So, today it was time for my own presentation at the NNDR conference in (an even more sunny) Örebro. It is a challenge to talk about something seemingly neverending (i.e my doctoral thesis) in only 15 minutes. What to include? Which stories to tell? Anyway, I am happy with the way my presentation turned out, and the positive feedback I received.
The most impression of today, however, was not my own presentation, but the opportunity to listen to a symposium about the intersection between indigeneity and disability. I must admit that I haven’t given much thought to the issues of disability in indigenous people. The discussion at the symposium made me realise that the sami people (i.e the indigenous people in the northen part of Sweden) is neglected to the extent that we are not even able to study them. Read more at www.nordicwelfare.org/sapmi
It was also interesting to learn more about the aborigines in this regard. Thank you, John Gilroy for travelling from Australia to enlighten us!
The last keynote speaker to take the stage was Berth Danemark. I have heard him talking about critical realism, reductionism and interdisciplinary reserach several times before, but it is always interesting. I really like the ontology and epistemology of his work.
I leave Örebro and NNDR in a very happy mood, but at the same time I cannot wait to get home to my husband and my cat. Have a nice weekend!
Another sunny day in Örebro, at the NNDR conference! Another interesting, inspirational, nice day.
Lisa Pfahl turned the fact that no European country has abandoned school segregation since the CRPD was ratified into a call for action. Disability research needs to step it up to make a difference! Yes, a lot is being done, but we have a long way to go. Ready, steady…..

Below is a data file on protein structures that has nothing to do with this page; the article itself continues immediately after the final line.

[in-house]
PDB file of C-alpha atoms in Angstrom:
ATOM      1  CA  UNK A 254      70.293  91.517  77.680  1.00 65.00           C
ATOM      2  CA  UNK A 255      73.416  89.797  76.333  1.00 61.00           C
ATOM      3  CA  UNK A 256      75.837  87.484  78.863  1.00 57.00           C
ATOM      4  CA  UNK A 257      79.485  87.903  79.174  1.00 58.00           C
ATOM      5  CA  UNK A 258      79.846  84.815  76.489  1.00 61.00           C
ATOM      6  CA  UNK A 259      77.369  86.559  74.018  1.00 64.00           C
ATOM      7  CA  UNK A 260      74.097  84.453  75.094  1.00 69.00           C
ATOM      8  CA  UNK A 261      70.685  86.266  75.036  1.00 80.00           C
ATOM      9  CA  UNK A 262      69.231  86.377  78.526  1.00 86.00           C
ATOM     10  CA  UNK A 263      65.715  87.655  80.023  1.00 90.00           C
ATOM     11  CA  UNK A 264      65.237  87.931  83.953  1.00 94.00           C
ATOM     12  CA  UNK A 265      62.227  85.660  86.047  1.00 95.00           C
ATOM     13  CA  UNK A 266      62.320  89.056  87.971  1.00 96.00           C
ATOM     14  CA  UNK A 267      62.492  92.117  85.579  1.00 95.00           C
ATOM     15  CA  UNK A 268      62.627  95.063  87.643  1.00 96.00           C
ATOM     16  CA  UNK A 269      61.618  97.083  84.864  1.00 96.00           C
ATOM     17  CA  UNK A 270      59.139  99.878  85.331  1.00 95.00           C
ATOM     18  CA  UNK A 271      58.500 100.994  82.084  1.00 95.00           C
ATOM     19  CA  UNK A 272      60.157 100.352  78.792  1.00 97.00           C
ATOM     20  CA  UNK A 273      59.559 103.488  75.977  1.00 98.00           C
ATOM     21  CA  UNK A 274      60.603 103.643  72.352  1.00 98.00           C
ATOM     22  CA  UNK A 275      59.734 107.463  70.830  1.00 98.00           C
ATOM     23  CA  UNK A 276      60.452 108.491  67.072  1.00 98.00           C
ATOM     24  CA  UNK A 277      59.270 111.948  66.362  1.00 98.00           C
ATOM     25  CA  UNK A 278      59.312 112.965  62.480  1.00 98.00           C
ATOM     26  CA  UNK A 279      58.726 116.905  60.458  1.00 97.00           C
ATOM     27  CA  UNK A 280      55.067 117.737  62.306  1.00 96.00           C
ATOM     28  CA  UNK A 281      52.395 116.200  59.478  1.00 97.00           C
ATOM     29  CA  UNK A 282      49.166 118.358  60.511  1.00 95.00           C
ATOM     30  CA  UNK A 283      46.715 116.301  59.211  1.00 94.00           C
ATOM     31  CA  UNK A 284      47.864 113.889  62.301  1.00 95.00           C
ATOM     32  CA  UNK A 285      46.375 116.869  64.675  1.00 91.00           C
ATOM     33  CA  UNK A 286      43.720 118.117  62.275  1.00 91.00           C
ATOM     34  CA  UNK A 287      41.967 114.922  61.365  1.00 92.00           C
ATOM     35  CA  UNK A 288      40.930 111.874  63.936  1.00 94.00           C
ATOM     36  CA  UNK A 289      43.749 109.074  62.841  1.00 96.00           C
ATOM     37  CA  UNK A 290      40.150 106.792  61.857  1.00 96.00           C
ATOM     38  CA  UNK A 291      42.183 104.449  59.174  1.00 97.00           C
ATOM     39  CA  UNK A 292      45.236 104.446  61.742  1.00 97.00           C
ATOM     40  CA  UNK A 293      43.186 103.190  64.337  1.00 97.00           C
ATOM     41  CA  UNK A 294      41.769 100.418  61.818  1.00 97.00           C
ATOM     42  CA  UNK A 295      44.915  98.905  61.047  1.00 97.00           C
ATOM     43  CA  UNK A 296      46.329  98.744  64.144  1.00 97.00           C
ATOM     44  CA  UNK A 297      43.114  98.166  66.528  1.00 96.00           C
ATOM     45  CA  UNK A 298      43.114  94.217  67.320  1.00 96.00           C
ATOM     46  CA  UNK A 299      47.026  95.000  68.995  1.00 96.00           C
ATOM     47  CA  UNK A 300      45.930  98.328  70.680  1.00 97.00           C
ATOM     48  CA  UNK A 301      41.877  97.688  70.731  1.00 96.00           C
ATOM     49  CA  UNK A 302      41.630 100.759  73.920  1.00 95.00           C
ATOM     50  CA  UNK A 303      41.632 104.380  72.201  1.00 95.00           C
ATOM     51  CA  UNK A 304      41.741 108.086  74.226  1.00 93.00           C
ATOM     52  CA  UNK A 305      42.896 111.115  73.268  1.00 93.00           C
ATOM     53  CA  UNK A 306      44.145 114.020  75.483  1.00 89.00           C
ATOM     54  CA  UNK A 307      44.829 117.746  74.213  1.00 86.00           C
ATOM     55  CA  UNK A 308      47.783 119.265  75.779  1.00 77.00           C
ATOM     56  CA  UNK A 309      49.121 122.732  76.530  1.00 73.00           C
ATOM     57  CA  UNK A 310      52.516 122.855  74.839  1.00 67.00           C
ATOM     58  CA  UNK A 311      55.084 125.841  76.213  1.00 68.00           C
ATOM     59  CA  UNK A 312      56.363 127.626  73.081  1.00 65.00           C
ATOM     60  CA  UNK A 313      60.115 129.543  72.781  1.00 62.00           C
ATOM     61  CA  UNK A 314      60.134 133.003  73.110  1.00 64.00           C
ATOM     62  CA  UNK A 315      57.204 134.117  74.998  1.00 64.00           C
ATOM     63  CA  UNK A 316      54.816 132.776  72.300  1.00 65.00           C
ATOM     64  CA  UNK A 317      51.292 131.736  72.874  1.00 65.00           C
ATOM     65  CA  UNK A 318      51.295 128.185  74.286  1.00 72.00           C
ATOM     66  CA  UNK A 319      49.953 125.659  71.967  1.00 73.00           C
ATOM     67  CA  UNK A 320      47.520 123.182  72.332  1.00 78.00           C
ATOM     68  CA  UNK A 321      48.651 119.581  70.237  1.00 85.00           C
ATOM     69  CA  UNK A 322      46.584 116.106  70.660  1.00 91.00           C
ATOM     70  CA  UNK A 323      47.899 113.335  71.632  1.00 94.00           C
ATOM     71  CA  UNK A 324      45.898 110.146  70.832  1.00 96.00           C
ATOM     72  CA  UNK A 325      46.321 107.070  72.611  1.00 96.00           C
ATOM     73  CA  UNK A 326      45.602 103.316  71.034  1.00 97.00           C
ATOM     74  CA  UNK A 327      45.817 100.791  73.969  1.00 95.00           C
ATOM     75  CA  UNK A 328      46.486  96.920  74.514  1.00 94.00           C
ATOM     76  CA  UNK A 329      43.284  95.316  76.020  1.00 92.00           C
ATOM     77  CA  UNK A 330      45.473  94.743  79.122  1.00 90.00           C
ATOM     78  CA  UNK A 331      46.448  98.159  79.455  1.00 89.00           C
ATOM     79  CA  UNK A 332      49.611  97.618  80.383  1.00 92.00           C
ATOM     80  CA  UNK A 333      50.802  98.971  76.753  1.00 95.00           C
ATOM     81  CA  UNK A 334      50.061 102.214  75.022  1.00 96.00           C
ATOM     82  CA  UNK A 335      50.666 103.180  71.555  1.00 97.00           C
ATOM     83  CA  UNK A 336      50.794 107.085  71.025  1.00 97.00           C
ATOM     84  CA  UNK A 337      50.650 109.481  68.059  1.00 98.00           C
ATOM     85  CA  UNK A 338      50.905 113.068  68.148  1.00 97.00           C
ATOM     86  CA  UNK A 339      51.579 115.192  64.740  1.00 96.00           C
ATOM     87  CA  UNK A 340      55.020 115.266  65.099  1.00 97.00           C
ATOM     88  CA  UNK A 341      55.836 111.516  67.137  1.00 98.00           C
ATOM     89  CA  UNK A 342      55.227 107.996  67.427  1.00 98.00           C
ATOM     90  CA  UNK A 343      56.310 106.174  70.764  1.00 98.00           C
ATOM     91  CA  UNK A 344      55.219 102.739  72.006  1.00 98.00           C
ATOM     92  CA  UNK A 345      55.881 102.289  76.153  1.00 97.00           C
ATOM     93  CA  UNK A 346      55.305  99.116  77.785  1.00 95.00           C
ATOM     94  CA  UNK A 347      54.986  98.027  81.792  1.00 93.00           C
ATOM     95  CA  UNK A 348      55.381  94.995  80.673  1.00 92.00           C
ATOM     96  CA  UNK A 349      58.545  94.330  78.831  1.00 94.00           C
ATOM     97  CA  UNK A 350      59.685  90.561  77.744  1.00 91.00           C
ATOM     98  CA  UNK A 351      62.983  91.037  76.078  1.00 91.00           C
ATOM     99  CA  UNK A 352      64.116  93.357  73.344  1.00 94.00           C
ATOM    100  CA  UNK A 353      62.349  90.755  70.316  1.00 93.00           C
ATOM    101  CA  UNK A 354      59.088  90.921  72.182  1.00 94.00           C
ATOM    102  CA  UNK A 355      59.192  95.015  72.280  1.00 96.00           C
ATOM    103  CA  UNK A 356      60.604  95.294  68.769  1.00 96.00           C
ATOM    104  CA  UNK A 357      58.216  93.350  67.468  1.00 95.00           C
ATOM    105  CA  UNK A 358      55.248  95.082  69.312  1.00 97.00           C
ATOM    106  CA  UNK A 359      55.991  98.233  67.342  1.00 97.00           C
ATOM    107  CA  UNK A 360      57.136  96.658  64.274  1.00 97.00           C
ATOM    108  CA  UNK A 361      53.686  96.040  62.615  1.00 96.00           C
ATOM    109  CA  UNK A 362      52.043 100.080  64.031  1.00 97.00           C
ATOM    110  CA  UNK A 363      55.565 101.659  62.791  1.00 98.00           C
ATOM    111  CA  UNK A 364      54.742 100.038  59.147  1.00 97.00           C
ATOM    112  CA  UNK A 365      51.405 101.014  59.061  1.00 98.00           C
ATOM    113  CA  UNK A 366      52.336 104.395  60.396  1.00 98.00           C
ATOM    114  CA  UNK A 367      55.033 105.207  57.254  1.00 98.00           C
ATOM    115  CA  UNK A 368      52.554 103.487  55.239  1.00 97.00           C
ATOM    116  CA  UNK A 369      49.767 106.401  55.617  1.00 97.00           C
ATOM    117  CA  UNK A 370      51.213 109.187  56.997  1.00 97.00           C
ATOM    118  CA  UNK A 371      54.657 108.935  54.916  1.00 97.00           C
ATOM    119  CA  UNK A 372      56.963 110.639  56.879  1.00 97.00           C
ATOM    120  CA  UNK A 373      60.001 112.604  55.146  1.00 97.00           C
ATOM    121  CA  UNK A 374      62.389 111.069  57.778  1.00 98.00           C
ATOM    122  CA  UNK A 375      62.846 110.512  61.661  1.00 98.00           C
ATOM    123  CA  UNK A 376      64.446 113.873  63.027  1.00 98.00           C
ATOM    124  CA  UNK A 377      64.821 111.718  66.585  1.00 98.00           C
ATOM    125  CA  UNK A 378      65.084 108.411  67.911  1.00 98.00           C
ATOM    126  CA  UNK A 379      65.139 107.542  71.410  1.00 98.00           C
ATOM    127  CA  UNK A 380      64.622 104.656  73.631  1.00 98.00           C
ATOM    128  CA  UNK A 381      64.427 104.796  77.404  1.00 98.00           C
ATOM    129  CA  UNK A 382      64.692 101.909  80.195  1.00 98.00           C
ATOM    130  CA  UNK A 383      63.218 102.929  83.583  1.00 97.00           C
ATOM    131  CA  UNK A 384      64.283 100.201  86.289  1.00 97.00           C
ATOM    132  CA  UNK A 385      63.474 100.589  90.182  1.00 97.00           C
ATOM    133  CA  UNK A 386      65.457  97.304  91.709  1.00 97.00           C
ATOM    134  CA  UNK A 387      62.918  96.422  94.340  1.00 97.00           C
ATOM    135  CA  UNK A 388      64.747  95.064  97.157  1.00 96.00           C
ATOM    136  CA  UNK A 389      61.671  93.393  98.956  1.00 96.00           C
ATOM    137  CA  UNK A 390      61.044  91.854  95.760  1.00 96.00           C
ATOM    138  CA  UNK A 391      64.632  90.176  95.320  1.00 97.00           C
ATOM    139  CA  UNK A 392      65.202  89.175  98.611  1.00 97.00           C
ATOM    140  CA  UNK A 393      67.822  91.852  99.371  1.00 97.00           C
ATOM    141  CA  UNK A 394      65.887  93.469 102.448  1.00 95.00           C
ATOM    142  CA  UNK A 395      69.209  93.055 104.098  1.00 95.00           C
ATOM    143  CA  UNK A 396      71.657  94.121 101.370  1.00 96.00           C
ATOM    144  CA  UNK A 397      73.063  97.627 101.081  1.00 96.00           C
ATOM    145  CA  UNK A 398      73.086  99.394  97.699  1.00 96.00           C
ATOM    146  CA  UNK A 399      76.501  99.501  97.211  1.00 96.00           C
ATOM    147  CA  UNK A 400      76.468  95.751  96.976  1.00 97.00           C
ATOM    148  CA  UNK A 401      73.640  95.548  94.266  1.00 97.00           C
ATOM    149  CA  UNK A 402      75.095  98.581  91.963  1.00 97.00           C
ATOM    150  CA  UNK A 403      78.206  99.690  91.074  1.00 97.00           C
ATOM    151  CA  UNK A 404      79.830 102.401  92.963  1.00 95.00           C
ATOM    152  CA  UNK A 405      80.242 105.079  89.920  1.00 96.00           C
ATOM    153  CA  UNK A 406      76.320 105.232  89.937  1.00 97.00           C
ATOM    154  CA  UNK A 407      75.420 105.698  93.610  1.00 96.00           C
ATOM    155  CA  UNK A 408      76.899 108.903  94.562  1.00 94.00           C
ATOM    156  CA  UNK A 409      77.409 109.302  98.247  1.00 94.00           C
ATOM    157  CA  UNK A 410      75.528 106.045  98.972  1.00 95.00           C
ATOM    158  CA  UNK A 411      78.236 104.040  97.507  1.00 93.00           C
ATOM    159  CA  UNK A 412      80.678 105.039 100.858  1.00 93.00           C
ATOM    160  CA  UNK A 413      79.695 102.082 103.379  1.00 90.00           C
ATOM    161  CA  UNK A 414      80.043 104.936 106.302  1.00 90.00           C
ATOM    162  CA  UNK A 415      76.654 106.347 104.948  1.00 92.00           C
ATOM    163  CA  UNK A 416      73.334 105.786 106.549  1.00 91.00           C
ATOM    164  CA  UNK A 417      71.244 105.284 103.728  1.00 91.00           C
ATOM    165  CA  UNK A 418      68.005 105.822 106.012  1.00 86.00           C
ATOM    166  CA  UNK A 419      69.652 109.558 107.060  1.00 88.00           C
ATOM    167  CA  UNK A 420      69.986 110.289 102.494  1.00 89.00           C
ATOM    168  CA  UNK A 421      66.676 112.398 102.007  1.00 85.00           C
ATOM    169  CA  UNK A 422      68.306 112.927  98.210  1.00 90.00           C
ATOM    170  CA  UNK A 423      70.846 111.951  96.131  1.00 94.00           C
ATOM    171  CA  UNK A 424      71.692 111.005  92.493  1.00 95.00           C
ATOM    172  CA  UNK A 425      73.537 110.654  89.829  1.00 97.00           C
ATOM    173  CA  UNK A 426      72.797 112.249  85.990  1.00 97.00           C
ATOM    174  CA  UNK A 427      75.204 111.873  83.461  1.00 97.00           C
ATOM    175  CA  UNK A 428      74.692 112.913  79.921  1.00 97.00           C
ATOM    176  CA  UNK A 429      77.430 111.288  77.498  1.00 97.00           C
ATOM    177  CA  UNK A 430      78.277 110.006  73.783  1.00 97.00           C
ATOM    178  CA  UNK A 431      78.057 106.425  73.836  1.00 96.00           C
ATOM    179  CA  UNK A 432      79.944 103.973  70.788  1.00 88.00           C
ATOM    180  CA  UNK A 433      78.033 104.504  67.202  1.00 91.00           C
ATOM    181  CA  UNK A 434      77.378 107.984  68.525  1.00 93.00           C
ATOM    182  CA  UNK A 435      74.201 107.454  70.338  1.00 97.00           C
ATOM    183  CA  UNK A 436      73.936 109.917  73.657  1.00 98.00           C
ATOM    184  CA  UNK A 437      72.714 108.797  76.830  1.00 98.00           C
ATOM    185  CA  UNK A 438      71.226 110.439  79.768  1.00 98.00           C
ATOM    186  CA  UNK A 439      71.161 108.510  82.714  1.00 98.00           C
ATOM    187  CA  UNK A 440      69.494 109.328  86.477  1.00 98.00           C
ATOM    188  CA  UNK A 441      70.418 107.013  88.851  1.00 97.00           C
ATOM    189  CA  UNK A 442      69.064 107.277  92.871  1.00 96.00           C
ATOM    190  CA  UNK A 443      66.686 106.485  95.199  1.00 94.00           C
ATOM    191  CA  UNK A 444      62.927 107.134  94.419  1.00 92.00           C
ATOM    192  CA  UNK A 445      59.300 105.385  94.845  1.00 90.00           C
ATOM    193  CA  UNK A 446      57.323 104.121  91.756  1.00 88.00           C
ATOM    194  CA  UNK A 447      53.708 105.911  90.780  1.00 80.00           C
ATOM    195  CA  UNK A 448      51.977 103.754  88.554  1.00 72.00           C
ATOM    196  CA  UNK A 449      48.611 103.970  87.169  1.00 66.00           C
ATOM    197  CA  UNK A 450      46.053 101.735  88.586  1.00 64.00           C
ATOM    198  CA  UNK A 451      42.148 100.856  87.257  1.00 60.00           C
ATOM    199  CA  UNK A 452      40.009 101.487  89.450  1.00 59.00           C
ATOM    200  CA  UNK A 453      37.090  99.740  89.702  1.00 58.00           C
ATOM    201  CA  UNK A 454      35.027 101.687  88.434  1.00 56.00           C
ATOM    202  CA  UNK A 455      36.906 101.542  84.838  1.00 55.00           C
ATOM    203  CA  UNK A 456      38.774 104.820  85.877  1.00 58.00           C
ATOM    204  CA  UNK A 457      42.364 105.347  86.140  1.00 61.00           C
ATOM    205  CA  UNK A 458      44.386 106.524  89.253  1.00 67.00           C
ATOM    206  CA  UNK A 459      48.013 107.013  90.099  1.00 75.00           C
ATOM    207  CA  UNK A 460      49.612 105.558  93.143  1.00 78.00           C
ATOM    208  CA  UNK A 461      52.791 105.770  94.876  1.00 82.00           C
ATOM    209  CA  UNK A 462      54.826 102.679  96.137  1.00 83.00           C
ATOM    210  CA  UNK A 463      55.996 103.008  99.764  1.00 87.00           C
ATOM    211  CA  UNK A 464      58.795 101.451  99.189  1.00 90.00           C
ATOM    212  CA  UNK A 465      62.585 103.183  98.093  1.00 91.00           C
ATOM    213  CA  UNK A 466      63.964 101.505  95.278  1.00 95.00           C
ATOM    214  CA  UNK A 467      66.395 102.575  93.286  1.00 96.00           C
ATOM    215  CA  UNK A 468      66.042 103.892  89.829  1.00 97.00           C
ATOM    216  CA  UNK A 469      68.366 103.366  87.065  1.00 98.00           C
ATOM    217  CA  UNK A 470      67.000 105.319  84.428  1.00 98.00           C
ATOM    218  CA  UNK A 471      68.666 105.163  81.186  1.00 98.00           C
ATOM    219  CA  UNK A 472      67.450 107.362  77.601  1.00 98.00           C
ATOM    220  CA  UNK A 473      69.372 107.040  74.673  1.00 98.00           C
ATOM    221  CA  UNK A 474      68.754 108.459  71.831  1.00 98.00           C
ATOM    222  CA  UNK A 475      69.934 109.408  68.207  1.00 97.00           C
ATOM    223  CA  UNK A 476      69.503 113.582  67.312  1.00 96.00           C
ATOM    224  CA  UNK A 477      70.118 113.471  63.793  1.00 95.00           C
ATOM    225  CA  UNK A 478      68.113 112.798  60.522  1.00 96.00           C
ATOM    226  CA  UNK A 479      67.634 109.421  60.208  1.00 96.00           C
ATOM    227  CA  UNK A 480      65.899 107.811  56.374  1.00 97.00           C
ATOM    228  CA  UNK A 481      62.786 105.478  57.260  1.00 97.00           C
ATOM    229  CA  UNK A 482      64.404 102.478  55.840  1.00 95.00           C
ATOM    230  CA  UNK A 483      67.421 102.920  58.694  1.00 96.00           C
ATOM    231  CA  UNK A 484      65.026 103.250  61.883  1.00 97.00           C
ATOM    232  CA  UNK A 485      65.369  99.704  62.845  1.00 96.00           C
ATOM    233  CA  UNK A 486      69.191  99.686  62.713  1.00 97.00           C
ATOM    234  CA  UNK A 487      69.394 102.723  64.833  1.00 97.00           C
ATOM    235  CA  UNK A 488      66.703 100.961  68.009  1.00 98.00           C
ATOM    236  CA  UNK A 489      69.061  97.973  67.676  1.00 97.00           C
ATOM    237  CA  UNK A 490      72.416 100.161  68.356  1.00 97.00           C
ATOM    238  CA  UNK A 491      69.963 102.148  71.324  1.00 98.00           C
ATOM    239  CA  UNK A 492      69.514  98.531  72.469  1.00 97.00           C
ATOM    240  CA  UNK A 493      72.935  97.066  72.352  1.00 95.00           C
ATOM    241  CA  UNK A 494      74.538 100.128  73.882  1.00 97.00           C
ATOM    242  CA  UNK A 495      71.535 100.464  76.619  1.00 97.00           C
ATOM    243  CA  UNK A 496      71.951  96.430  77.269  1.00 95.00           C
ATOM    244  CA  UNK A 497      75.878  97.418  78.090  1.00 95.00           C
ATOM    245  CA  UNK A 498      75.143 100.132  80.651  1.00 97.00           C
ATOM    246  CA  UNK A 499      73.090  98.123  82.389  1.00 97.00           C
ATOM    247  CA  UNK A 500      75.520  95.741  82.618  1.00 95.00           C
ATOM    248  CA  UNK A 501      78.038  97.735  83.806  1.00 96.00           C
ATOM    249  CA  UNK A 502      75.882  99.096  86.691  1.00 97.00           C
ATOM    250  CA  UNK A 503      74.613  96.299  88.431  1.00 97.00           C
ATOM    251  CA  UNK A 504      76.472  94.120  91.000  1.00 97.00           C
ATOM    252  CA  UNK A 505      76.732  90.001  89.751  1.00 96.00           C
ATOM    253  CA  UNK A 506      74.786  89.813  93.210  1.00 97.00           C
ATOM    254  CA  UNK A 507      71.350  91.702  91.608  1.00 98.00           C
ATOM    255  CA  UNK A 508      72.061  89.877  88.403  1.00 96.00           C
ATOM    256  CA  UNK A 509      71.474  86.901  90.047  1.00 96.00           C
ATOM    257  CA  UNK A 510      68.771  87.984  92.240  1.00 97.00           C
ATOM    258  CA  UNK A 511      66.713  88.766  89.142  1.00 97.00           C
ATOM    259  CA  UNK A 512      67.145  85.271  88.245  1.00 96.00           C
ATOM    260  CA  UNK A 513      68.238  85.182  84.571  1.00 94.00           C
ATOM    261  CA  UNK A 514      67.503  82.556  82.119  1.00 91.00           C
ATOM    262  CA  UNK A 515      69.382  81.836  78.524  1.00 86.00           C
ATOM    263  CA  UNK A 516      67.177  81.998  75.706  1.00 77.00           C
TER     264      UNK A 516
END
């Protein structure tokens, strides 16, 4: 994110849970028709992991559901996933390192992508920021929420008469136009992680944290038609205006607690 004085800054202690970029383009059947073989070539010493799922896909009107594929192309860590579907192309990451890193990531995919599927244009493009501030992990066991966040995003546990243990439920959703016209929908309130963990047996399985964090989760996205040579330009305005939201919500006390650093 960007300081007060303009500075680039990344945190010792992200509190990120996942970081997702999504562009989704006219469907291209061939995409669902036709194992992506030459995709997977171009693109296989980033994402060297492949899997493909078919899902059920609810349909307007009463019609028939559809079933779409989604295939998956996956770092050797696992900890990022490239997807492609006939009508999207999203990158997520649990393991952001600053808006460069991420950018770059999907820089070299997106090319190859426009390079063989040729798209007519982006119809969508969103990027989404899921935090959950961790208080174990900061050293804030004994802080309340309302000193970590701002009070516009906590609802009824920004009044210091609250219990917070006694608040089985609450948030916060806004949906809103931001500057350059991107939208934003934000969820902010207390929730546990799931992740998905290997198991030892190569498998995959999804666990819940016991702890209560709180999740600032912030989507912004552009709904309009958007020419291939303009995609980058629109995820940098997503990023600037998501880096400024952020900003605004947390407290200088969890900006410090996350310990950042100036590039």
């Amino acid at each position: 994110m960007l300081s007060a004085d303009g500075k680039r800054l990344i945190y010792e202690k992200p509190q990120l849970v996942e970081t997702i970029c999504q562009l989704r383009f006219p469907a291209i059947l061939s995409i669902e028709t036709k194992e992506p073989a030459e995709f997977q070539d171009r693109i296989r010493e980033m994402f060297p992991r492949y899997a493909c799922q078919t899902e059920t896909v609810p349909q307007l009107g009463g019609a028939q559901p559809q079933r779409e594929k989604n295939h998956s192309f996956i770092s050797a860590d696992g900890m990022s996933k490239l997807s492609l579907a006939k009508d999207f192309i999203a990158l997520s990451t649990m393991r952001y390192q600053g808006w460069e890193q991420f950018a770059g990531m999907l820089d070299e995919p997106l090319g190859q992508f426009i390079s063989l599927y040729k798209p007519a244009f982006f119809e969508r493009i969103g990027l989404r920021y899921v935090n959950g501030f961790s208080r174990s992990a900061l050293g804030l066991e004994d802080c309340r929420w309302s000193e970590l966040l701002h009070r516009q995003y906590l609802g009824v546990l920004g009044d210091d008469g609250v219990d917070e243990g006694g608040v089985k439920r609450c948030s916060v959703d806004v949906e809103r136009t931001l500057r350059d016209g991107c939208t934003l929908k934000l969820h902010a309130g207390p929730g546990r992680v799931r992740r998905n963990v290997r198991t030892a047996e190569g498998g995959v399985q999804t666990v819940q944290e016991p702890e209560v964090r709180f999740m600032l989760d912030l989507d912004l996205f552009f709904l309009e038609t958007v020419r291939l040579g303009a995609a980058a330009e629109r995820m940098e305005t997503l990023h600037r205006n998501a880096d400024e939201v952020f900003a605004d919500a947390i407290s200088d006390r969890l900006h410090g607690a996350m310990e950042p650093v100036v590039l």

It is always an inspiration and a pleasure to listen to Per-Olof Hedvall from Certec, when he talks about universal design. His points about average humans (There is no such thing! So, who are we design for?) and normality (We need to celebrate diversity instead of striving for the normal!) made a true impression on the audience today.
I also enjoyed the poster session, the informal meetings during lunch and coffee breaks, the symposium ”Young and digital”, and… and…. All of it.
Last but not least, I had a nice time at the conference dinner tonight. Some nice reunions, some nice new acquaintances. And, as we say in Sweden the dot above the i, the onion on the salmon, the cream on the mash: the Örebro University Choir did a really great job entertaining us!
Today, 350 delegates from more than 20 countries gathered to attend the 14th Nordic Network on DisabilityResearch (NNDR) conference hosted by Örebro University here in Sweden. That is, 349 and me!